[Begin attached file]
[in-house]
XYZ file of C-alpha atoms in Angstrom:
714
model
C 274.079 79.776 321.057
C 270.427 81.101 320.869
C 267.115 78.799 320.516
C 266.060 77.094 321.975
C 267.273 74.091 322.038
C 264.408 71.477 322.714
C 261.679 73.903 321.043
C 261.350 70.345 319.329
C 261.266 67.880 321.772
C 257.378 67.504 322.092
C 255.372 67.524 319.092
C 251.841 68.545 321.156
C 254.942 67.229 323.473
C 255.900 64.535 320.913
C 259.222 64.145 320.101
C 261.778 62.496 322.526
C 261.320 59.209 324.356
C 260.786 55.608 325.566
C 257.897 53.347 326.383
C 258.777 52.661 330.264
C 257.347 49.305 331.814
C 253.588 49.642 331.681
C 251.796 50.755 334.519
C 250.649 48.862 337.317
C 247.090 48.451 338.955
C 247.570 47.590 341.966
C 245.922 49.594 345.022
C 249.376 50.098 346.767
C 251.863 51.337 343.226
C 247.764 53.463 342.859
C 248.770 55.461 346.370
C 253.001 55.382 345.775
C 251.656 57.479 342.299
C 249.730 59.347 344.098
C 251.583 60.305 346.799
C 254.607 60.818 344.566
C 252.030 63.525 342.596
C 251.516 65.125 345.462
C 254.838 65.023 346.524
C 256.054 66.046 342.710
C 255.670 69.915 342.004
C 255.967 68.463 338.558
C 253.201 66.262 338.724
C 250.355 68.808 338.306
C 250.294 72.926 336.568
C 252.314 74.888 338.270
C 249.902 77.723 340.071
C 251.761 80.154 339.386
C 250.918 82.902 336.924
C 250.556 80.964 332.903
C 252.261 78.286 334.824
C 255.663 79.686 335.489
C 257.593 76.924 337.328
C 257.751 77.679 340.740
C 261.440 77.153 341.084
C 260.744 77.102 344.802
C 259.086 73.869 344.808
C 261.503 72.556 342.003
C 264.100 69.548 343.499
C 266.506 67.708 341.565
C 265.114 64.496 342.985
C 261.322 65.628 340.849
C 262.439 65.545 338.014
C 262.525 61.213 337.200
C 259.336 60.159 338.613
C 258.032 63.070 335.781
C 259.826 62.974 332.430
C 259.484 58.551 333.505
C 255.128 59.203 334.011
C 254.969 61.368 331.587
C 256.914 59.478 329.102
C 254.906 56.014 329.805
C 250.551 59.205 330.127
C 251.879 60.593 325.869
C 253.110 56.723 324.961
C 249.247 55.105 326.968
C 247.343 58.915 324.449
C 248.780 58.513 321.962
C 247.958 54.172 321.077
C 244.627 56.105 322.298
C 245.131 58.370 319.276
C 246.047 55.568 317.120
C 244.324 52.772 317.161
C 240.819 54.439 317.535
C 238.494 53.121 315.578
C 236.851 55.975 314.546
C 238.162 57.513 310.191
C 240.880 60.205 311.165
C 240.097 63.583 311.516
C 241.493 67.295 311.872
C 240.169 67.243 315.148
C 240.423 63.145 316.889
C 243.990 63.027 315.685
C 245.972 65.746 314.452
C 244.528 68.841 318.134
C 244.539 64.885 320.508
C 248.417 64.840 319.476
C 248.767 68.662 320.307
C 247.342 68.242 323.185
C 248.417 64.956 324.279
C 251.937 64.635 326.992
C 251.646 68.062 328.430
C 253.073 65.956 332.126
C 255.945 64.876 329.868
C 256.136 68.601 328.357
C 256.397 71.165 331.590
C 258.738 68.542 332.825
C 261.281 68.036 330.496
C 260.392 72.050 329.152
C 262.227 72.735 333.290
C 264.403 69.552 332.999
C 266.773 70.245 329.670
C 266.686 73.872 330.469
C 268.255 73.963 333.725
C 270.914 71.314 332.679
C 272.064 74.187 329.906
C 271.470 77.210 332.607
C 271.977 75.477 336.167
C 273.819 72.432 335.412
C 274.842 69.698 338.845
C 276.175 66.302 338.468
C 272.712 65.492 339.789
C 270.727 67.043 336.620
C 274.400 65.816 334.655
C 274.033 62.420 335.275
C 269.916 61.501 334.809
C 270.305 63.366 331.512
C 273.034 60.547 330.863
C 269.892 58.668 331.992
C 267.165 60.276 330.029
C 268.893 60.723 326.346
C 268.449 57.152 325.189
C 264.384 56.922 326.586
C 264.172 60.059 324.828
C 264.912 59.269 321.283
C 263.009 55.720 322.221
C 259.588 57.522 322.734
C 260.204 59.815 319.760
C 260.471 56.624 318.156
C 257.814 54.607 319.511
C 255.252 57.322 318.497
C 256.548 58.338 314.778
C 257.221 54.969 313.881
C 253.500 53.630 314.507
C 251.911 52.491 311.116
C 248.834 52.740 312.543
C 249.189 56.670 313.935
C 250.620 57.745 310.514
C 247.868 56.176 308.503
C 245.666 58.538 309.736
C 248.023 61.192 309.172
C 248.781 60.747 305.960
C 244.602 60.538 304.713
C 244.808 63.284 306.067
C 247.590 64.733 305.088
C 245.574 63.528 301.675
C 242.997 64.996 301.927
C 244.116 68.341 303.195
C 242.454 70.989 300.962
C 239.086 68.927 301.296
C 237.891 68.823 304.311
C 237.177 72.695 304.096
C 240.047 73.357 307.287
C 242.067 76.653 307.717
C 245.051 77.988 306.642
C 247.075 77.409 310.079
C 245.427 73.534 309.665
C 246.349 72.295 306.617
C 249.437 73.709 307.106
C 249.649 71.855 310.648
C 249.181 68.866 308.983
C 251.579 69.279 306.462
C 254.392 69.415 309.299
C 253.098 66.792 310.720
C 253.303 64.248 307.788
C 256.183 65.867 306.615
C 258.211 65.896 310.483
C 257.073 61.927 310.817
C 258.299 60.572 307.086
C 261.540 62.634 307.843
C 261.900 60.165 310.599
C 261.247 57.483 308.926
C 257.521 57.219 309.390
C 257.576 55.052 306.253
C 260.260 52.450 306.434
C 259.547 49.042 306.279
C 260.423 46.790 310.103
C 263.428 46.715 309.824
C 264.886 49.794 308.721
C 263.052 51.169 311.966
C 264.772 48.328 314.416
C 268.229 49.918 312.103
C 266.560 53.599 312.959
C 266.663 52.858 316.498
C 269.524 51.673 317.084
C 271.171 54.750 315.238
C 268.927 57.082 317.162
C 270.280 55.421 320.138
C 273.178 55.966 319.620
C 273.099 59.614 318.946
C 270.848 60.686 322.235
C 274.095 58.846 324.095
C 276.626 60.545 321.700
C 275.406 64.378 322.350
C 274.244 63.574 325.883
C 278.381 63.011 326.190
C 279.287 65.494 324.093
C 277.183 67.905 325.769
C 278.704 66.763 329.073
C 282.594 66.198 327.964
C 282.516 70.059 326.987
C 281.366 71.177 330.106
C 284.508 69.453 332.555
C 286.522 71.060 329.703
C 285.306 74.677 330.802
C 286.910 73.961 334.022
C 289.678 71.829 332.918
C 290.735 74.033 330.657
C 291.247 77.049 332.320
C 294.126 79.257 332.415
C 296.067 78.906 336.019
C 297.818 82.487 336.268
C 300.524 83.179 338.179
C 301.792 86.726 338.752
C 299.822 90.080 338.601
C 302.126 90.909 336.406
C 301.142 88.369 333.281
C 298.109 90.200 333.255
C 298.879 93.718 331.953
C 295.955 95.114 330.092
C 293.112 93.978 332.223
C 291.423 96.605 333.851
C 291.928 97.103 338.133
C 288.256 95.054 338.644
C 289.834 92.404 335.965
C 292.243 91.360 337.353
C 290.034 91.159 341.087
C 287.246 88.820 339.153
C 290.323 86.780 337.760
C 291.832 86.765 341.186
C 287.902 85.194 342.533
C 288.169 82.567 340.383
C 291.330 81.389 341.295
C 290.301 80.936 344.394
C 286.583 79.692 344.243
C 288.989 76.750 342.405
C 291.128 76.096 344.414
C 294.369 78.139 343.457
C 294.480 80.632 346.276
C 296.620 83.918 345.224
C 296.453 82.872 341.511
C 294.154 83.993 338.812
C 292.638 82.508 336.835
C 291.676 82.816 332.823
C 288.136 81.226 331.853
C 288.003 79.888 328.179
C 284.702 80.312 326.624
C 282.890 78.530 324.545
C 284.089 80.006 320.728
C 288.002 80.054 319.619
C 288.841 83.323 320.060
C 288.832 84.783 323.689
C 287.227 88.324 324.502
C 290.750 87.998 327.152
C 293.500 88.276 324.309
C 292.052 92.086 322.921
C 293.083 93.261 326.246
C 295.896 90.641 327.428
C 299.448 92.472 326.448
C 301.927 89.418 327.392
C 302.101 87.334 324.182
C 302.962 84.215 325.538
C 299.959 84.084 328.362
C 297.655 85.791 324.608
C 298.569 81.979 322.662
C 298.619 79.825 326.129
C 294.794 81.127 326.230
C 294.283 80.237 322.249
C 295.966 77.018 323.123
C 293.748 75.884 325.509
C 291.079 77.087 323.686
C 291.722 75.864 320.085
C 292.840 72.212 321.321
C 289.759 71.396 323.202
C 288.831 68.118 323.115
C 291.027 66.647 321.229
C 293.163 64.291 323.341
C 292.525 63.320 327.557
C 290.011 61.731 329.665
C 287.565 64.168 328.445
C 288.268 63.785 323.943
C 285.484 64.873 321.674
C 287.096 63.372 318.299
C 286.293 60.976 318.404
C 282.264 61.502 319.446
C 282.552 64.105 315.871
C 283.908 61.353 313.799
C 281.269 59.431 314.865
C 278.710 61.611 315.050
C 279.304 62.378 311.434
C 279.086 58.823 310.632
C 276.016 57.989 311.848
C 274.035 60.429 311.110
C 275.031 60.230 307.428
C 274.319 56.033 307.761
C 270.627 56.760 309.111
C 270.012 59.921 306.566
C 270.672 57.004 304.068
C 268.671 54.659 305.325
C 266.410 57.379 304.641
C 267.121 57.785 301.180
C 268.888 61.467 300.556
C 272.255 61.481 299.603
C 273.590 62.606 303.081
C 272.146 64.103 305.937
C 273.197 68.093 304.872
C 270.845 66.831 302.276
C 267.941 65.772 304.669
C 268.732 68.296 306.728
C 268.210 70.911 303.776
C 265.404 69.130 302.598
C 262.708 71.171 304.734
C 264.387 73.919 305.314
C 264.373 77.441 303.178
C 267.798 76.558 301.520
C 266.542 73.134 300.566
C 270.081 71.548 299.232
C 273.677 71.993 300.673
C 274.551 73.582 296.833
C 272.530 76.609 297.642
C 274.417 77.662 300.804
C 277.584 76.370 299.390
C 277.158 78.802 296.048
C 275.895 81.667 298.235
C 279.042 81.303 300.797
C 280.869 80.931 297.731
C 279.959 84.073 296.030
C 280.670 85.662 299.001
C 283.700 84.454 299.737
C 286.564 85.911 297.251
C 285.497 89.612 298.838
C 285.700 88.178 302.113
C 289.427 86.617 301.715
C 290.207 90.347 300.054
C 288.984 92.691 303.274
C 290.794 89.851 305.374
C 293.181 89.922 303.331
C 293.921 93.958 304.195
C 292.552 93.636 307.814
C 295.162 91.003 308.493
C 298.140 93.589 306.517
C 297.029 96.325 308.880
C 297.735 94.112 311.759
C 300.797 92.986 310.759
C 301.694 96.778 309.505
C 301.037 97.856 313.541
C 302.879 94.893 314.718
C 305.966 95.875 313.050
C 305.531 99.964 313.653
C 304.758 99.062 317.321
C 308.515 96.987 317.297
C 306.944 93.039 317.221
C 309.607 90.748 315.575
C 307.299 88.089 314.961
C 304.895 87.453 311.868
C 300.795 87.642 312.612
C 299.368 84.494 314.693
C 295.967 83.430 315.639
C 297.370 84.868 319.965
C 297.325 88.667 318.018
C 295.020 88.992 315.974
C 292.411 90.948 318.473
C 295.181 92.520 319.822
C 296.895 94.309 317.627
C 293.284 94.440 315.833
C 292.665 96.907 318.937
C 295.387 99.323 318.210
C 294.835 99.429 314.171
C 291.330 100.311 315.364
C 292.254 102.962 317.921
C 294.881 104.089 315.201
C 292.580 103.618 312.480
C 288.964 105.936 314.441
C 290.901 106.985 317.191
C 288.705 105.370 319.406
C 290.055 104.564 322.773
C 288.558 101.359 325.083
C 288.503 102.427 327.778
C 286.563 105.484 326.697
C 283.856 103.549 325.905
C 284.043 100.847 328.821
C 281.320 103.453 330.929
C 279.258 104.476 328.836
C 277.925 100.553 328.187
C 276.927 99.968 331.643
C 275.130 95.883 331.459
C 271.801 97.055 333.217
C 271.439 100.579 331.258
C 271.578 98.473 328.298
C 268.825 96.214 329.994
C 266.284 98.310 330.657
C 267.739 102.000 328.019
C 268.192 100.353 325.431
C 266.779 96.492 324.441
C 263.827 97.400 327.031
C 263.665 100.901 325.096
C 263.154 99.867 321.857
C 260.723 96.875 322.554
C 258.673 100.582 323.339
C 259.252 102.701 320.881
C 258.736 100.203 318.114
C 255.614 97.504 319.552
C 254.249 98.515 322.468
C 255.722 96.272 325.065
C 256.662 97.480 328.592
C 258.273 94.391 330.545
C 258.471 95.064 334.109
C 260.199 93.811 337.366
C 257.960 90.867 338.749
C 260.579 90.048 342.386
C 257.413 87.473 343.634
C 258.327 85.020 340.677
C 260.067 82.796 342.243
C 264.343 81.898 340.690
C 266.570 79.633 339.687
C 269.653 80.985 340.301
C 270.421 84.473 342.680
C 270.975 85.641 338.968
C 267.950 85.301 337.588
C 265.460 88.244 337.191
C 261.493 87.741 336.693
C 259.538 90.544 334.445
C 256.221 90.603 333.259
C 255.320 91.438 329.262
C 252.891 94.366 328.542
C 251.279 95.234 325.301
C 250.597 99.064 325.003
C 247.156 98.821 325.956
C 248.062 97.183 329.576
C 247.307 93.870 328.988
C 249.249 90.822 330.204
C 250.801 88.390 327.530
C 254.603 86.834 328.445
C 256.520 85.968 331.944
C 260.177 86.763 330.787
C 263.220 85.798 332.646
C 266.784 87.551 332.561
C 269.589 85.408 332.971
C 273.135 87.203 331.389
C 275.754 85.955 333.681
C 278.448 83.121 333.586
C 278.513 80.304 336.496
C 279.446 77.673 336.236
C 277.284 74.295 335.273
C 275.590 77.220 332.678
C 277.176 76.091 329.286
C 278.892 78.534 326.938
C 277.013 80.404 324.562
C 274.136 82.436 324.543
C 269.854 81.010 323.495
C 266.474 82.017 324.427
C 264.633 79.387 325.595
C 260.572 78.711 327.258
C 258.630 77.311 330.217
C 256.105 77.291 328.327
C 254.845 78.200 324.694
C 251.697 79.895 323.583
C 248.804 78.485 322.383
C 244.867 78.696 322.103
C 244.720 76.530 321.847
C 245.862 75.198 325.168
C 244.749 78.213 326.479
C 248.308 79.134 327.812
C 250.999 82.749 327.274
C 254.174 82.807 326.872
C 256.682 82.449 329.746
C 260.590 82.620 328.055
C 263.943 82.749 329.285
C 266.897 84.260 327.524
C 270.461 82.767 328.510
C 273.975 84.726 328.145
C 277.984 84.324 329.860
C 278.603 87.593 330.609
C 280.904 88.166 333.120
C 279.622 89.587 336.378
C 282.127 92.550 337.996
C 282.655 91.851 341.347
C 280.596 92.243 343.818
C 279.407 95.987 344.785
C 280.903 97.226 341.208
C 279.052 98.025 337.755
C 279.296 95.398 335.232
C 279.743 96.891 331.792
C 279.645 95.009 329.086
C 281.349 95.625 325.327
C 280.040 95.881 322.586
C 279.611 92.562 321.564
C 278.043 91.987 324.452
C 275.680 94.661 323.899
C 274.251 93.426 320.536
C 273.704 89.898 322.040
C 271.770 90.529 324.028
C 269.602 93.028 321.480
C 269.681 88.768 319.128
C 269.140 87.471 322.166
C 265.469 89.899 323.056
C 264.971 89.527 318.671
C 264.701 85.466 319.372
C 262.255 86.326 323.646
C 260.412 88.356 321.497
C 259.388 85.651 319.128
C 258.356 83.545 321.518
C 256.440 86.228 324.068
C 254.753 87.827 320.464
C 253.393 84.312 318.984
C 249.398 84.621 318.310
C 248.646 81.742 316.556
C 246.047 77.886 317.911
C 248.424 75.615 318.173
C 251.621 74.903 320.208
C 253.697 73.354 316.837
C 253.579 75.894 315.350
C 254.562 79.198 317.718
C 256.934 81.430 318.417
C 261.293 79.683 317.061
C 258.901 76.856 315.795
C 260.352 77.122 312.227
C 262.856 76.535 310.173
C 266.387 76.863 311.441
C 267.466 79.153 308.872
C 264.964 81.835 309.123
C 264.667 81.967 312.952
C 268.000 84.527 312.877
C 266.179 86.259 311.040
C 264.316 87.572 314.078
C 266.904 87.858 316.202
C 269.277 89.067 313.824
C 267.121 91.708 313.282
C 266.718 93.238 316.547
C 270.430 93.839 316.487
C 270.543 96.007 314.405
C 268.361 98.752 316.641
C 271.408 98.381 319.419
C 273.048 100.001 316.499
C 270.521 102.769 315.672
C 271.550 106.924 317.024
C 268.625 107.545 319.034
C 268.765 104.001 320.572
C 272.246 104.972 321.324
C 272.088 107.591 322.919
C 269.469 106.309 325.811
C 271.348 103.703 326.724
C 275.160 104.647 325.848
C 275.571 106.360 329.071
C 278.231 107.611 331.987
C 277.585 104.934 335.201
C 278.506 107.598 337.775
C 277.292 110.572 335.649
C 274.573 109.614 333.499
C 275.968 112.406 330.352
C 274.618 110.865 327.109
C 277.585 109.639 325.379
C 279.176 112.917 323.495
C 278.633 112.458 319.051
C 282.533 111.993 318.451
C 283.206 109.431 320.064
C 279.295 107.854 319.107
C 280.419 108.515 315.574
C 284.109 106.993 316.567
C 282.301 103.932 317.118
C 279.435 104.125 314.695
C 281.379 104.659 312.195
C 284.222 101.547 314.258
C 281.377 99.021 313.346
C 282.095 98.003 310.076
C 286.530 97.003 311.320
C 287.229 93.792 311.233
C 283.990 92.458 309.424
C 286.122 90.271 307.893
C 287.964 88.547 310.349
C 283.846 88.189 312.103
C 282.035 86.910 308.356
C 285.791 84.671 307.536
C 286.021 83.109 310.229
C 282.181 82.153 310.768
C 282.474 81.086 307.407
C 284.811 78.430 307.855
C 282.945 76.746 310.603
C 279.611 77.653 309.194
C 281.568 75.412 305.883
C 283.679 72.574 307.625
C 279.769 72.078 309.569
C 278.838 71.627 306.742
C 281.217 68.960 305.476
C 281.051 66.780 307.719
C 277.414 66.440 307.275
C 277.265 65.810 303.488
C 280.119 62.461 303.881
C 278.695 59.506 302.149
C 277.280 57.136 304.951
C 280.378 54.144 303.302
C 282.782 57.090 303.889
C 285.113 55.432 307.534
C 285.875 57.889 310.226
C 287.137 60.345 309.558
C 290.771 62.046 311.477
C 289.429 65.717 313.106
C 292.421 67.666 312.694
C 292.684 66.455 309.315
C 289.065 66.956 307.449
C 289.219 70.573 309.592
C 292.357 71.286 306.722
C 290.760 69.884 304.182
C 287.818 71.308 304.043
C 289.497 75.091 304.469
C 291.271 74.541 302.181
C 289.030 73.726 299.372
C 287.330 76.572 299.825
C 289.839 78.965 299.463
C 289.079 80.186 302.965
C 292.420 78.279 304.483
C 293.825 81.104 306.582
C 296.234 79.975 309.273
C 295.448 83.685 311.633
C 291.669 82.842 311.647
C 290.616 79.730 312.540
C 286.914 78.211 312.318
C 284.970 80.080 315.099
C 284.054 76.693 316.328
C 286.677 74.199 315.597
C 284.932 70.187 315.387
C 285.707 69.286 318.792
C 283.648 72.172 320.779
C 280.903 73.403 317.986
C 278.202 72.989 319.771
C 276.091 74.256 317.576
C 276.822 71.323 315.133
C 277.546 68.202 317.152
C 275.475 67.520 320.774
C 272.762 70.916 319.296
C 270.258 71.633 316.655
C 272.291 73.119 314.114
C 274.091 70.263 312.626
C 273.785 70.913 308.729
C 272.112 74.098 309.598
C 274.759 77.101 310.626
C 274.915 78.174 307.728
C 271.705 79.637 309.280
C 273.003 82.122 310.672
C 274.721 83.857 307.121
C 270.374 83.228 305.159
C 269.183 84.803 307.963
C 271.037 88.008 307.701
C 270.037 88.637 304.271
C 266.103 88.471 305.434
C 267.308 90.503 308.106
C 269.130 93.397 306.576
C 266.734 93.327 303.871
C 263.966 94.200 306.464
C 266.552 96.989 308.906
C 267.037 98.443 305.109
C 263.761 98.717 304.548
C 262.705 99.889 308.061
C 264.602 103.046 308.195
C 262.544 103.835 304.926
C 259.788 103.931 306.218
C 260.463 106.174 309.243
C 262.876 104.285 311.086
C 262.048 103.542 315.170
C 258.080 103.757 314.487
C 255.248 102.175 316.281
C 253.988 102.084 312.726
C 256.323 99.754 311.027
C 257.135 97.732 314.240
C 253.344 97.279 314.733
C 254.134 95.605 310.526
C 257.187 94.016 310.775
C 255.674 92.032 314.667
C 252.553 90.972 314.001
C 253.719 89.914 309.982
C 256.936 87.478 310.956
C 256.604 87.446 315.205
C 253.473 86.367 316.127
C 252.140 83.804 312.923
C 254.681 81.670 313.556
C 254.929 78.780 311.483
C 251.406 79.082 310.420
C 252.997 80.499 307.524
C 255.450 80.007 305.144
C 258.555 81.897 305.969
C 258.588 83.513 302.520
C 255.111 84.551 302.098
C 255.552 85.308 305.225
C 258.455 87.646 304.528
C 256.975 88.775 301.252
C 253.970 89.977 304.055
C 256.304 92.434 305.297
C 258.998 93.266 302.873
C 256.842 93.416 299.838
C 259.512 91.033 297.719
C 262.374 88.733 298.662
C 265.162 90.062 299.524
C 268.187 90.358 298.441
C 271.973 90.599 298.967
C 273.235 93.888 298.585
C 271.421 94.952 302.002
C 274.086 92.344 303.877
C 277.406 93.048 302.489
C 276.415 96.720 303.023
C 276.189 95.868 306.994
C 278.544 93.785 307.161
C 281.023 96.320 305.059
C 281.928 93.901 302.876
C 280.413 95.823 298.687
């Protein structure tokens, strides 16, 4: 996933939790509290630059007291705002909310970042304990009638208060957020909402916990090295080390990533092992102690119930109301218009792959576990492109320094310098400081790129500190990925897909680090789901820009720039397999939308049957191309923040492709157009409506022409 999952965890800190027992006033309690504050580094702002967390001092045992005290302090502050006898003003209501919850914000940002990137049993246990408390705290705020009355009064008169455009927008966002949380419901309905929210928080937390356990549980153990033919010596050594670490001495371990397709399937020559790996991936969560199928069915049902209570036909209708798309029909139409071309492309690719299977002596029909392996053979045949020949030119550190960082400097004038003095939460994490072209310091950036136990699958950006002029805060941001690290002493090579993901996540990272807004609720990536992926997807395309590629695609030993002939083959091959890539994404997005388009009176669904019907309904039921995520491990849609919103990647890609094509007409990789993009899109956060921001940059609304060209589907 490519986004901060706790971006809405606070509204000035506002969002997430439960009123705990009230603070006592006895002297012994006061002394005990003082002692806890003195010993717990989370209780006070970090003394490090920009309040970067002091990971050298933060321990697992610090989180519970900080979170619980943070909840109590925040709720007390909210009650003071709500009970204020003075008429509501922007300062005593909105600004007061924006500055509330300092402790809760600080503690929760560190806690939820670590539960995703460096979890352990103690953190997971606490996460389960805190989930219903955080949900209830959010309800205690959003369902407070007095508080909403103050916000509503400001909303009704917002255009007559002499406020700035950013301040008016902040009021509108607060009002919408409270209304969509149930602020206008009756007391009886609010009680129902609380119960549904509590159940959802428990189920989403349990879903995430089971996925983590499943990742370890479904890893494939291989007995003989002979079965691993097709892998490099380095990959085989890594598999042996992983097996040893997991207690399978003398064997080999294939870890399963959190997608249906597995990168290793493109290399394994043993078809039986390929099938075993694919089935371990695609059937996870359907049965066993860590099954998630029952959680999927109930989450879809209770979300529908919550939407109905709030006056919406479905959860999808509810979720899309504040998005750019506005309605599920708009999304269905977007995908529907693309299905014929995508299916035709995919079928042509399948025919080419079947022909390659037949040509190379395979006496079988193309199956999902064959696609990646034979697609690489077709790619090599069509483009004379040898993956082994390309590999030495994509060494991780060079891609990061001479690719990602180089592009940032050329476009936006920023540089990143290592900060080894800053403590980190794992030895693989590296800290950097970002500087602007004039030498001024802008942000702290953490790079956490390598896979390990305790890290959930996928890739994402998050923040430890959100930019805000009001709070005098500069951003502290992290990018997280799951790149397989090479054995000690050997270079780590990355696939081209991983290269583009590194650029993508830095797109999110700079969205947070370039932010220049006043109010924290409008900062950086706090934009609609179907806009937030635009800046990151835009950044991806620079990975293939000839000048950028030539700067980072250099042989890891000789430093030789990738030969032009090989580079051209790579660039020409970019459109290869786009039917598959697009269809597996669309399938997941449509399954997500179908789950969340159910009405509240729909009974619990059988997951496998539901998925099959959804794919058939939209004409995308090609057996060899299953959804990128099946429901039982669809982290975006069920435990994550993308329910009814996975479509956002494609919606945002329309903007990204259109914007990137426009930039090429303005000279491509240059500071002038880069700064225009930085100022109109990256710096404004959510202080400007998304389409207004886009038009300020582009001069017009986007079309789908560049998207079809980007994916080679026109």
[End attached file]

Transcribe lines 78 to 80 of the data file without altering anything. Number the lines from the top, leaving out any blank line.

C 251.879 60.593 325.869
C 253.110 56.723 324.961
C 249.247 55.105 326.968